New Report Highlights African American Student Achievement

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Press Release

San Francisco (February 27, 2024) - The African American Achievement & Leadership Initiative (AAALI) team at the San Francisco Unified School District (SFUSD) has released its 2023 annual report highlighting the achievements of African American students, and the efforts across SFUSD to provide equitable supports and outcomes for all students.

In 2015, the San Francisco Board of Education passed a resolution, “In Support of the Achievement and Success of All African American Students in the San Francisco Unified School District,” to renew the district's commitment to African American student achievement. AAALI was established that same year to promote the success of African American students and families by supporting academic and social-emotional learning, elevating effective practices and strategies, and cultivating leaders in the work of deconstructing systemic barriers to African American achievement.

Following the passage of that resolution, SFUSD has grown its African American parent leadership network, established new teams and coalitions to support targeted efforts to serve African American students, and identified practices and strategies intended to lead to academic successes for African American students.

“Every day in San Francisco public schools, African American students are demonstrating their intellect, creativity, and drive. We are proud of our programs that increase students’ academic capacity and skills while also building a greater sense of cultural self esteem,” SFUSD Superintendent Dr. Matt Wayne said. “But while we have many bright spots for our African American students, in too many instances we are not doing enough to elevate their talents and potential. Our work is far from done in ensuring we support our African American students in meeting SFUSD’s goals for student outcomes in literacy, math, and college and career readiness.”

Highlights from the report include: 

  • This year, SFUSD is setting up its youngest African American students for success through the initiative, “Each and Every by Name.” SFUSD is making it a point to know each and every African American and Pacific Islander kindergarten student by name and provide the necessary supports and resources to help them thrive. This support has included phone calls home prior to the start of the school year, quarterly convenings with families, sending literacy kits home and decodable readers, and working with school staff on how to meet students’ needs.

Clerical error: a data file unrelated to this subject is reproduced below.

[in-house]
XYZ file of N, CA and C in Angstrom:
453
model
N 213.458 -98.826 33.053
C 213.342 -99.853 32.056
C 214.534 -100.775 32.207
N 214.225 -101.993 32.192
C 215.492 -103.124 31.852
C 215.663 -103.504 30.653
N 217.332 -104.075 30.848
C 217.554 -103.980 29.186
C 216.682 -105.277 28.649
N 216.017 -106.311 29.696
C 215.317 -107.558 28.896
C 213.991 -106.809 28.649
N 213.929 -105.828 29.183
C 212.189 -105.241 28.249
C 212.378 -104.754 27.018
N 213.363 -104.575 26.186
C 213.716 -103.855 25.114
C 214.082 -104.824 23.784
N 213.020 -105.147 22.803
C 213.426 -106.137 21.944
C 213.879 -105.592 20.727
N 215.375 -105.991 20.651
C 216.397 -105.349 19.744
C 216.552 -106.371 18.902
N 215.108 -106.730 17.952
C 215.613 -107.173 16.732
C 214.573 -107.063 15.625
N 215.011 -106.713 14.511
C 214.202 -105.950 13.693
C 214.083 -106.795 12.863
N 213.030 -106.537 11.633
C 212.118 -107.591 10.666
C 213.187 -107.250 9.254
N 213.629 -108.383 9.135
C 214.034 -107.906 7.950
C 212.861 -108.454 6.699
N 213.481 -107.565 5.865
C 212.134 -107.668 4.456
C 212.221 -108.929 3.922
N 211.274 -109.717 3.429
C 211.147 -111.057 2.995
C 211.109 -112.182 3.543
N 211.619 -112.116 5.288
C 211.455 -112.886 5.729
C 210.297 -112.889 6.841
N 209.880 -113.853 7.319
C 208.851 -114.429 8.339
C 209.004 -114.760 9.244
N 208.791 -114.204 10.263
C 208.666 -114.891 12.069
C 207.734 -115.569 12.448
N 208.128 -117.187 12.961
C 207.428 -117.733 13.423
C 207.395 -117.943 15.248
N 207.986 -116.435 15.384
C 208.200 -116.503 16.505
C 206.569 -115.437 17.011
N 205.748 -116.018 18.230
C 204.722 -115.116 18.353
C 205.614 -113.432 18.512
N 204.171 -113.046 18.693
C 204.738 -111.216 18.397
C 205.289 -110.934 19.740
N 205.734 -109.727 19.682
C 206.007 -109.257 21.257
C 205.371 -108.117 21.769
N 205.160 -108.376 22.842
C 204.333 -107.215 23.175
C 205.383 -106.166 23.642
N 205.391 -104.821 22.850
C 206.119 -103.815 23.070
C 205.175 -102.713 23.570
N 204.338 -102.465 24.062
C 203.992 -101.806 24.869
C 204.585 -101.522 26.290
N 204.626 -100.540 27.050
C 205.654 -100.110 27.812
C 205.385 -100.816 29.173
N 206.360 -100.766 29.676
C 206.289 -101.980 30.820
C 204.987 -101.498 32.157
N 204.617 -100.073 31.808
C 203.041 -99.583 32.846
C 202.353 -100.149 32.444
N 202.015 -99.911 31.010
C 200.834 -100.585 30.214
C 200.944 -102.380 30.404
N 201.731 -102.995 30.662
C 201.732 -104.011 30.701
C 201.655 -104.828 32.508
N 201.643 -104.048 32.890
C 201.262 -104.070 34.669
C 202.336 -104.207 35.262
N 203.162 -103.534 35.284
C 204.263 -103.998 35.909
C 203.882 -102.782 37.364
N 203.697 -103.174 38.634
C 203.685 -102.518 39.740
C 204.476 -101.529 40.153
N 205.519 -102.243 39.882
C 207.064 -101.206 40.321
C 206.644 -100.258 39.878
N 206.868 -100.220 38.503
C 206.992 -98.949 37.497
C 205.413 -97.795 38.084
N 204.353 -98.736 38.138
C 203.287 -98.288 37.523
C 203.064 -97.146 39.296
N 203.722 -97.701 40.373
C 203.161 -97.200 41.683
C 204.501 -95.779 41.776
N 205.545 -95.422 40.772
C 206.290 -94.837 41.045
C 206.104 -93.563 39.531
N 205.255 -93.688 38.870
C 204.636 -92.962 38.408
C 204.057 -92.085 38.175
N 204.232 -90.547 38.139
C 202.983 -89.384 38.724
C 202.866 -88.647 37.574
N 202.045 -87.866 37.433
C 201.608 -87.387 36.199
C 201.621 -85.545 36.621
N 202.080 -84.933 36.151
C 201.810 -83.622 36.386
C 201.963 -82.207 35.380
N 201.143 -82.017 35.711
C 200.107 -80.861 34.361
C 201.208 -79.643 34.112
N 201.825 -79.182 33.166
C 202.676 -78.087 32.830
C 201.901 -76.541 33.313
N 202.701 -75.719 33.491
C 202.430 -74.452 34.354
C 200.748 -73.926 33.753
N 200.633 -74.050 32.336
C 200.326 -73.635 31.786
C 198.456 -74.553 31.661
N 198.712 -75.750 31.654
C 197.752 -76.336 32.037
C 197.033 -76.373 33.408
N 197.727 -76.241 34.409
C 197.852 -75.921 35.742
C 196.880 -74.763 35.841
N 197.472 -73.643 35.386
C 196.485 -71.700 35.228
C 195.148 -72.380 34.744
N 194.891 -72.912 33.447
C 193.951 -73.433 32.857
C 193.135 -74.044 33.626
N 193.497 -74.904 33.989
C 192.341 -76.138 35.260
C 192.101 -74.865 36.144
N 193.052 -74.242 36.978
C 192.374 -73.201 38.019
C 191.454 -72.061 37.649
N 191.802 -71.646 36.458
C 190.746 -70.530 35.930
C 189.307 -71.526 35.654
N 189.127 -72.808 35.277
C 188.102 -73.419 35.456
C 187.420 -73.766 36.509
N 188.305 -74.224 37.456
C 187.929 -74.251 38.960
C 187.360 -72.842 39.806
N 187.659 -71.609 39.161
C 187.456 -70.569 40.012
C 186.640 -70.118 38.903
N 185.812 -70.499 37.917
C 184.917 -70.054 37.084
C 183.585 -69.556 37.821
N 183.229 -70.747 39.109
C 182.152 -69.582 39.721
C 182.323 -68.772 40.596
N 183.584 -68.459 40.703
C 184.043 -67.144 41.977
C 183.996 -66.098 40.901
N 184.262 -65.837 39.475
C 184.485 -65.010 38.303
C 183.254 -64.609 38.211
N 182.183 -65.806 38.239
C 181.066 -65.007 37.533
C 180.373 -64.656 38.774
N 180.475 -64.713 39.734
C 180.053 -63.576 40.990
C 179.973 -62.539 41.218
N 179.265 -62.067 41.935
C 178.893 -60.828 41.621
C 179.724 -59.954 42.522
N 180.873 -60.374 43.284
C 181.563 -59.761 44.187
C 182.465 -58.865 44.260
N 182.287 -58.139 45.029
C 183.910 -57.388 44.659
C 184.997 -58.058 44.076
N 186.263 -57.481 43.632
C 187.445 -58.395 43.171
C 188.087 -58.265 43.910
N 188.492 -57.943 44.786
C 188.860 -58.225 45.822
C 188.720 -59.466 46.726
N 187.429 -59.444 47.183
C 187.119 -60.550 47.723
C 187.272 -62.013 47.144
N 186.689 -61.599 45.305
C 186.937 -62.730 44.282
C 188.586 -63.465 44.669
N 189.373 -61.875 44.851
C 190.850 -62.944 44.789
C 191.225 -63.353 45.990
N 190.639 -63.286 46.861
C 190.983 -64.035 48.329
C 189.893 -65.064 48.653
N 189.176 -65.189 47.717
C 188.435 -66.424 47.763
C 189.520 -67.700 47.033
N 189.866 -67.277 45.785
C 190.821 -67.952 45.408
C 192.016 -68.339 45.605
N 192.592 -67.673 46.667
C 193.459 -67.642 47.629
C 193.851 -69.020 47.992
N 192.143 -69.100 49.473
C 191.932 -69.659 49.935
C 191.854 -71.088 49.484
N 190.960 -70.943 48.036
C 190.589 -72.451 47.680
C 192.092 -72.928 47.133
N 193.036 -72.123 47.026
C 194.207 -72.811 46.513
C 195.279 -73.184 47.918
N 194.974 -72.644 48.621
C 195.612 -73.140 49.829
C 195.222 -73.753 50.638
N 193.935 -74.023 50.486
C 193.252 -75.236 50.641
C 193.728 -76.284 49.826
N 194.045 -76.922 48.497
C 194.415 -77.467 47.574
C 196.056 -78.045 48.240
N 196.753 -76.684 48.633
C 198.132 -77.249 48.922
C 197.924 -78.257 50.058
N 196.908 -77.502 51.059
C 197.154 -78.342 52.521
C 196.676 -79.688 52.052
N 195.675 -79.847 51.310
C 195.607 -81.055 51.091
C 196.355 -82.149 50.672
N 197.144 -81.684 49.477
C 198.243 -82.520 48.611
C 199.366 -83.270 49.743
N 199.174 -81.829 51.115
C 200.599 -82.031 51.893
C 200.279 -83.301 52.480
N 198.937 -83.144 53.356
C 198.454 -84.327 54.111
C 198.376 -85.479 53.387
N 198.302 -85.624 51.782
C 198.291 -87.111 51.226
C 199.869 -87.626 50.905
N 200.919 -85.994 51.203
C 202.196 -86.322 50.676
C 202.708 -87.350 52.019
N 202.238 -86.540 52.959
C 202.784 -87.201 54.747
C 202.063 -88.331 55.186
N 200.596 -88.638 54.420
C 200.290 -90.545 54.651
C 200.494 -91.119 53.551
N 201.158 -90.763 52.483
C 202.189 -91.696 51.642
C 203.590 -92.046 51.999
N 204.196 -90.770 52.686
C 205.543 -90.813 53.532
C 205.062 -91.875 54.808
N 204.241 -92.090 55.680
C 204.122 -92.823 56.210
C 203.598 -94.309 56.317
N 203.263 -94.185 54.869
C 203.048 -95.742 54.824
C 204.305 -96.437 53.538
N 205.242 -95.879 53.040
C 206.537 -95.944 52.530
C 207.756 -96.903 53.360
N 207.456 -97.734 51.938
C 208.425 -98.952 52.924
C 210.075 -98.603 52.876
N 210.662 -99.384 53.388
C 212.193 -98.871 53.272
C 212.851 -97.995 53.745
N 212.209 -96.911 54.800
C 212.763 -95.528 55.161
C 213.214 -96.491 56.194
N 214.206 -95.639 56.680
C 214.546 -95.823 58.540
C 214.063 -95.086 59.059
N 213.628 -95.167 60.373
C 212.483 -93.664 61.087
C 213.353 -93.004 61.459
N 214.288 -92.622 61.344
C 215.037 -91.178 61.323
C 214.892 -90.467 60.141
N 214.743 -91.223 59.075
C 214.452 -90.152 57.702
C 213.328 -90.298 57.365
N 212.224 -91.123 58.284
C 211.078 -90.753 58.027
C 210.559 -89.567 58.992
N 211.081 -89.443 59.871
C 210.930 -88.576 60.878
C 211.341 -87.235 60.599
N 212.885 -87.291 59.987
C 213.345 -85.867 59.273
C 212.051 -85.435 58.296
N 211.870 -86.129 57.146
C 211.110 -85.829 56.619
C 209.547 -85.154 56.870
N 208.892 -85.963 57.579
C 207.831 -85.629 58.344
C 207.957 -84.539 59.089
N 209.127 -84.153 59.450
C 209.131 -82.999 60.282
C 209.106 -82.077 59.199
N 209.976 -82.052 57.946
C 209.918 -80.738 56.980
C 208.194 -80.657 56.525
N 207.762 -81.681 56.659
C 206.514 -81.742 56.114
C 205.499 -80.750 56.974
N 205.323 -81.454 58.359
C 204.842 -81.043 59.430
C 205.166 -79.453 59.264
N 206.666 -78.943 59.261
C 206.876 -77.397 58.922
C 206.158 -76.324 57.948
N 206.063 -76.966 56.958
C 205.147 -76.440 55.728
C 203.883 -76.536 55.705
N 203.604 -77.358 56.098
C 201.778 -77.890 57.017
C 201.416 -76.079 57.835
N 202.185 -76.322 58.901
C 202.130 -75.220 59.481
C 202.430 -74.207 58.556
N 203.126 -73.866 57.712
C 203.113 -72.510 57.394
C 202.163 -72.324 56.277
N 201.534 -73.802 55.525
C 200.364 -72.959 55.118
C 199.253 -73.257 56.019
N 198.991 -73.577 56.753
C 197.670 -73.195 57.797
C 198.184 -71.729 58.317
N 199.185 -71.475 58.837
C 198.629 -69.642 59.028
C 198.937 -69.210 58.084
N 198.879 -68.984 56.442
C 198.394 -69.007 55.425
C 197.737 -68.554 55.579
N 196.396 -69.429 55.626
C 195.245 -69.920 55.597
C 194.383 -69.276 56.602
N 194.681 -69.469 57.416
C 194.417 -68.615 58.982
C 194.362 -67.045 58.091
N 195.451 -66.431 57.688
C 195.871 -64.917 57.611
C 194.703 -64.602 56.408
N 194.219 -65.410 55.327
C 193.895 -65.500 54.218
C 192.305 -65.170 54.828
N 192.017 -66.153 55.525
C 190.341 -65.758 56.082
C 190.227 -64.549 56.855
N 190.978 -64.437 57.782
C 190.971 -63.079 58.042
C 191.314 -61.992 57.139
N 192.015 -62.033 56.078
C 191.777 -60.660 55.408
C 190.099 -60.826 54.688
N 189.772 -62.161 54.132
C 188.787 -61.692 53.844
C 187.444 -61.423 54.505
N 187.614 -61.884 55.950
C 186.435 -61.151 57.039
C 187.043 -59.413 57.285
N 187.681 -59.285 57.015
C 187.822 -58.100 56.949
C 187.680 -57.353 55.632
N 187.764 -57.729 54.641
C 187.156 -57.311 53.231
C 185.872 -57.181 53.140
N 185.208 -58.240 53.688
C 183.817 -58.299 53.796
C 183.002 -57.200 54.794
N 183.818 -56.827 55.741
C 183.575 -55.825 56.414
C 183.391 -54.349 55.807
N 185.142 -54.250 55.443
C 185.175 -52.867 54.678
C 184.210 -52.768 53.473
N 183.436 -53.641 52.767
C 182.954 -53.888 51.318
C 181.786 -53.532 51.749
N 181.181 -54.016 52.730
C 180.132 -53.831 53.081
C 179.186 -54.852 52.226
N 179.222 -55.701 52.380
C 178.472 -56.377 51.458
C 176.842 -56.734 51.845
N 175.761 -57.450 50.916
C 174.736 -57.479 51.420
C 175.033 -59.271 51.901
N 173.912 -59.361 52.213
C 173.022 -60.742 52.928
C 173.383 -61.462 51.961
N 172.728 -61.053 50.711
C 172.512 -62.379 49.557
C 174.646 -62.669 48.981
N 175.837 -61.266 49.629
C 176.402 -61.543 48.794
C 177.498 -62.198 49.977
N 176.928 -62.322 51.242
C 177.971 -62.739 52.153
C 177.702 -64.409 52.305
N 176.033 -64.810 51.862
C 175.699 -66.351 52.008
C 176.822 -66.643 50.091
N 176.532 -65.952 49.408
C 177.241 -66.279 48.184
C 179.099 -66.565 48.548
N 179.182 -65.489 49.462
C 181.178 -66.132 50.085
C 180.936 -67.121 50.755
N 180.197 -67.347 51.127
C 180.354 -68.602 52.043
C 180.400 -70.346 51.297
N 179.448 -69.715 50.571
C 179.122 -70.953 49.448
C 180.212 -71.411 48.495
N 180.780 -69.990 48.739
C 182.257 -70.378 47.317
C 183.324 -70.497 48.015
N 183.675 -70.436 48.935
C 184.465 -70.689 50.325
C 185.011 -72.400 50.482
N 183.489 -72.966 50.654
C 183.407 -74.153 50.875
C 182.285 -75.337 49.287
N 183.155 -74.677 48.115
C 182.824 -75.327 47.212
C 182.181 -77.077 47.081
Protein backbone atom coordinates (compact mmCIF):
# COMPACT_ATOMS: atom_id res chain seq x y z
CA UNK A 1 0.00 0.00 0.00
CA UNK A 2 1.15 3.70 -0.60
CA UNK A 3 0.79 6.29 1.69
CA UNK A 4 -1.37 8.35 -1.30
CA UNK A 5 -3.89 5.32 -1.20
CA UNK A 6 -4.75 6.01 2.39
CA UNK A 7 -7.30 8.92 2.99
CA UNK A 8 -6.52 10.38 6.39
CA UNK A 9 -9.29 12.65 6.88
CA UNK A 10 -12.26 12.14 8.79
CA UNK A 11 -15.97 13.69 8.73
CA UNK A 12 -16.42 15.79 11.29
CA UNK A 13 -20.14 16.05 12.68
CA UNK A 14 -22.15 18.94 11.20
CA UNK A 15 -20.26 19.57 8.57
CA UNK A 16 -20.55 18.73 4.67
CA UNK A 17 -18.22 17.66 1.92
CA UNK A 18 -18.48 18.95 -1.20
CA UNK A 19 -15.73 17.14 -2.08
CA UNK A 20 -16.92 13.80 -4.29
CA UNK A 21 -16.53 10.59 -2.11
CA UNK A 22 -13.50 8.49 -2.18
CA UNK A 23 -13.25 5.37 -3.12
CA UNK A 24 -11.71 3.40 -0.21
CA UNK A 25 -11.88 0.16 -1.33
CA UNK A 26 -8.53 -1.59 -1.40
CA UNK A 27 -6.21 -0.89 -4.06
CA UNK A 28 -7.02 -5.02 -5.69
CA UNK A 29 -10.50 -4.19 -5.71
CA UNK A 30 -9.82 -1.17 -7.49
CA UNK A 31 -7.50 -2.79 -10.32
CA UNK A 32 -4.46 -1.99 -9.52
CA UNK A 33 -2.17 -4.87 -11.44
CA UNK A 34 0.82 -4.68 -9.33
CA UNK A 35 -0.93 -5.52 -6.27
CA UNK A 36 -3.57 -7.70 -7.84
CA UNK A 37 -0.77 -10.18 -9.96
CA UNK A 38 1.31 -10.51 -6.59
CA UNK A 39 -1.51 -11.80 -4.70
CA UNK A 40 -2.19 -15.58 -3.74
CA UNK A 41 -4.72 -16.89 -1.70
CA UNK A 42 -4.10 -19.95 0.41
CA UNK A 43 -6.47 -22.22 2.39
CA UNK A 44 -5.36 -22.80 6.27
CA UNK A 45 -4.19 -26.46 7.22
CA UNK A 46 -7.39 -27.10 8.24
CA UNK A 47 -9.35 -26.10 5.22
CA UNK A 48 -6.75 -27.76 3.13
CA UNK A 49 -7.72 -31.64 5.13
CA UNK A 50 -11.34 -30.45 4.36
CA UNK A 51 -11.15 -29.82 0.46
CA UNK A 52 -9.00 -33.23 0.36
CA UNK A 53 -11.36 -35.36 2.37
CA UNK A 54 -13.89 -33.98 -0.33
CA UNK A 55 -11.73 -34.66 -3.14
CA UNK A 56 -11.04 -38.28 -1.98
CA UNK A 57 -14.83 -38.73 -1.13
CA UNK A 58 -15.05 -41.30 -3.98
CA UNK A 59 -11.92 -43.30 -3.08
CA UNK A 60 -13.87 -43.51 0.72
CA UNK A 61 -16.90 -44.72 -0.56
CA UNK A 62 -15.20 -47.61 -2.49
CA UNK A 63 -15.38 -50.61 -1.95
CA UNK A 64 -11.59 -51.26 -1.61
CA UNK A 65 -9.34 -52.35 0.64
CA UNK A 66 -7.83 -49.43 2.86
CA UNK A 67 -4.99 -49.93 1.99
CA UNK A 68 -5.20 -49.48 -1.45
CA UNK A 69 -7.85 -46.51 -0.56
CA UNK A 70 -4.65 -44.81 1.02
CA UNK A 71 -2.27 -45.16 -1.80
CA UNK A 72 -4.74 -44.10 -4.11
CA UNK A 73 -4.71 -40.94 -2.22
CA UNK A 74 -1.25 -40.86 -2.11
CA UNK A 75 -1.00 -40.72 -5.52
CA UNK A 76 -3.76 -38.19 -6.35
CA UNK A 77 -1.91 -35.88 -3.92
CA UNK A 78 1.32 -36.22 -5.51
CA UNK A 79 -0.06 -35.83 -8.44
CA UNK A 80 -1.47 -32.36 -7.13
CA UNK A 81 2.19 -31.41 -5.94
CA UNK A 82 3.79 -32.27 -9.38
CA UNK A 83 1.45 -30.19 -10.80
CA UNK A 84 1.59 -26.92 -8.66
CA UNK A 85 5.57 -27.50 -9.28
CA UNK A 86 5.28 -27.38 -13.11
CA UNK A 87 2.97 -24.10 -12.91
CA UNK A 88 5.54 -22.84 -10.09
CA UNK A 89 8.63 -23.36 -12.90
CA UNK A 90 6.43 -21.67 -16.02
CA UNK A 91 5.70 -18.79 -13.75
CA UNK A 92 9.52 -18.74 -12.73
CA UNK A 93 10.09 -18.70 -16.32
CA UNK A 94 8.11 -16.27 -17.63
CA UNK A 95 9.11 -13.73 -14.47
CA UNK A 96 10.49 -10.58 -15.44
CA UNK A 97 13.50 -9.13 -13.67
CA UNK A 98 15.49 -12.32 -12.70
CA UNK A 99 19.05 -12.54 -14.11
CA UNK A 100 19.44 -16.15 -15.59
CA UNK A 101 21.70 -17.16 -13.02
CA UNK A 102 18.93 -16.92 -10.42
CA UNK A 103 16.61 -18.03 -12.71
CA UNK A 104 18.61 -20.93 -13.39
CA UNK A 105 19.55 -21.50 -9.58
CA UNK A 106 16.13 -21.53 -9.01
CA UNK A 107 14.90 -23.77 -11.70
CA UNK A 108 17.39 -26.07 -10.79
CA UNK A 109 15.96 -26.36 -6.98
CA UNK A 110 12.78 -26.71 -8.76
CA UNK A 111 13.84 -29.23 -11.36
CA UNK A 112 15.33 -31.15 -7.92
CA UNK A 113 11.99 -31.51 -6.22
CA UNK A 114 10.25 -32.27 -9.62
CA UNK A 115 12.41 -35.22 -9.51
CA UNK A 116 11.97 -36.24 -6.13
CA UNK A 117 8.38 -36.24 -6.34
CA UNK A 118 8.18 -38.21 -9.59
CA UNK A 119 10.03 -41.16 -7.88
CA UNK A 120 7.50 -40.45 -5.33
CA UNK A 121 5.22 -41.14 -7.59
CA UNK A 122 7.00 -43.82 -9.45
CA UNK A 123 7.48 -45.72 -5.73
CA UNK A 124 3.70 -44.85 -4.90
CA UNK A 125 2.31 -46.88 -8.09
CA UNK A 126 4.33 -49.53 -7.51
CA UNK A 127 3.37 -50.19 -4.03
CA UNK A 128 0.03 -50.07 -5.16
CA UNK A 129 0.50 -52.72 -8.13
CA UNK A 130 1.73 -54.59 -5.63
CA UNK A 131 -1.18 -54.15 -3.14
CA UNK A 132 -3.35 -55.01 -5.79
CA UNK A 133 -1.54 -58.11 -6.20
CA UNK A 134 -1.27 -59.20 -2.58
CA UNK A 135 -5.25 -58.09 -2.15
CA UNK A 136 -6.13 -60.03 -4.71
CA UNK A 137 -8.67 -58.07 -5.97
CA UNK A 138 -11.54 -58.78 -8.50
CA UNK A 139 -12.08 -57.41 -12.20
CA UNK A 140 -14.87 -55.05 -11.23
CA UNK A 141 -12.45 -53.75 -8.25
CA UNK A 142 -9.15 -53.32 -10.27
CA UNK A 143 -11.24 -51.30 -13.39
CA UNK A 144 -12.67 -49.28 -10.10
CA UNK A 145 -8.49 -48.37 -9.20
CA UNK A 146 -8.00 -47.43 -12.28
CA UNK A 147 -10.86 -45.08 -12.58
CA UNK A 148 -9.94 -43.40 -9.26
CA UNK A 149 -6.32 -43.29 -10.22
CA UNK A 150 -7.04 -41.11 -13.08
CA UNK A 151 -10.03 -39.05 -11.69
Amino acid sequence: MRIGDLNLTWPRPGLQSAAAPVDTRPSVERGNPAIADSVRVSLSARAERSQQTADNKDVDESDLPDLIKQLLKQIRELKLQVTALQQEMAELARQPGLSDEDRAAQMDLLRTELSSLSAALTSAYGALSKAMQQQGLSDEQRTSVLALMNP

• Research consistently shows that a strong sense of belonging is a precursor to effective learning. Programs like Black Star Rising provide academically rigorous and culturally relevant math and science coursework during the spring and summer to help high school students prepare and gain confidence for the upcoming school year. Another program, Mastering Cultural Identity (MCI), is an academic mentoring model with culturally-relevant curriculum that gives students an opportunity to be taught in ways that relate to their culture and background. MCI has had a significant impact on retaining students; the report shows a 14 percentage point increase in the probability of Black male students staying in SFUSD due to enrolling in MCI.
  • Another approach SFUSD is taking to increase achievement is “PITCH,” which refers to five key supports schools must have to create a high-quality academic environment for all students, and specifically African American students. PITCH stands for: Professional capacity, Instructional guidance, Transforming mindsets, Collaborative culture and High-quality staff. Participating schools participate in monthly community of practice meetings to monitor changes in student outcomes and share best practices to Black student achievement.
  • The report shows that fewer African American students are chronically absent from schools. Between 2021-22 and 2022-23, chronic absenteeism for Black students was reduced by 7.1 percentage points. Black students in Mastering Cultural Identity and Black Star Rising, two of AAALI’s academic programs, saw a 32.9 percentage point reduction in chronic absenteeism. Black students in PITCH schools saw a 25.4 percentage point reduction in chronic absenteeism.

The full report is available online.